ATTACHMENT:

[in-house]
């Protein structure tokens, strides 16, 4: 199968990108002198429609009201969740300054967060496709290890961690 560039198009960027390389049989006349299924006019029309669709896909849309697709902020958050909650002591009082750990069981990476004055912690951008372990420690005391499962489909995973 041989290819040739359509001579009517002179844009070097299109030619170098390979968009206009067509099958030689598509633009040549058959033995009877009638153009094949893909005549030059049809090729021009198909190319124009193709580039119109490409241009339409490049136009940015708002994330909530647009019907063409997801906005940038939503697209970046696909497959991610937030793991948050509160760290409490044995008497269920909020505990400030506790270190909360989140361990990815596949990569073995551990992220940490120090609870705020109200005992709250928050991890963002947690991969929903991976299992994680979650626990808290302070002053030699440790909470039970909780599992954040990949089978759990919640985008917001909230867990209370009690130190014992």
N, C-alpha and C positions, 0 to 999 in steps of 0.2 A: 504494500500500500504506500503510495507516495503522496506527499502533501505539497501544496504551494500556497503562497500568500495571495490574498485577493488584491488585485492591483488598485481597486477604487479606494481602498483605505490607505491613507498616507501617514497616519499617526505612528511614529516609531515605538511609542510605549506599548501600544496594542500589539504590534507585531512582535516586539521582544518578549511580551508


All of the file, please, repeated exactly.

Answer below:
[in-house]
């Protein structure tokens, strides 16, 4: 199968990108002198429609009201969740300054967060496709290890961690 560039198009960027390389049989006349299924006019029309669709896909849309697709902020958050909650002591009082750990069981990476004055912690951008372990420690005391499962489909995973 041989290819040739359509001579009517002179844009070097299109030619170098390979968009206009067509099958030689598509633009040549058959033995009877009638153009094949893909005549030059049809090729021009198909190319124009193709580039119109490409241009339409490049136009940015708002994330909530647009019907063409997801906005940038939503697209970046696909497959991610937030793991948050509160760290409490044995008497269920909020505990400030506790270190909360989140361990990815596949990569073995551990992220940490120090609870705020109200005992709250928050991890963002947690991969929903991976299992994680979650626990808290302070002053030699440790909470039970909780599992954040990949089978759990919640985008917001909230867990209370009690130190014992």
N, C-alpha and C positions, 0 to 999 in steps of 0.2 A: 504494500500500500504506500503510495507516495503522496506527499502533501505539497501544496504551494500556497503562497500568500495571495490574498485577493488584491488585485492591483488598485481597486477604487479606494481602498483605505490607505491613507498616507501617514497616519499617526505612528511614529516609531515605538511609542510605549506599548501600544496594542500589539504590534507585531512582535516586539521582544518578549511580551508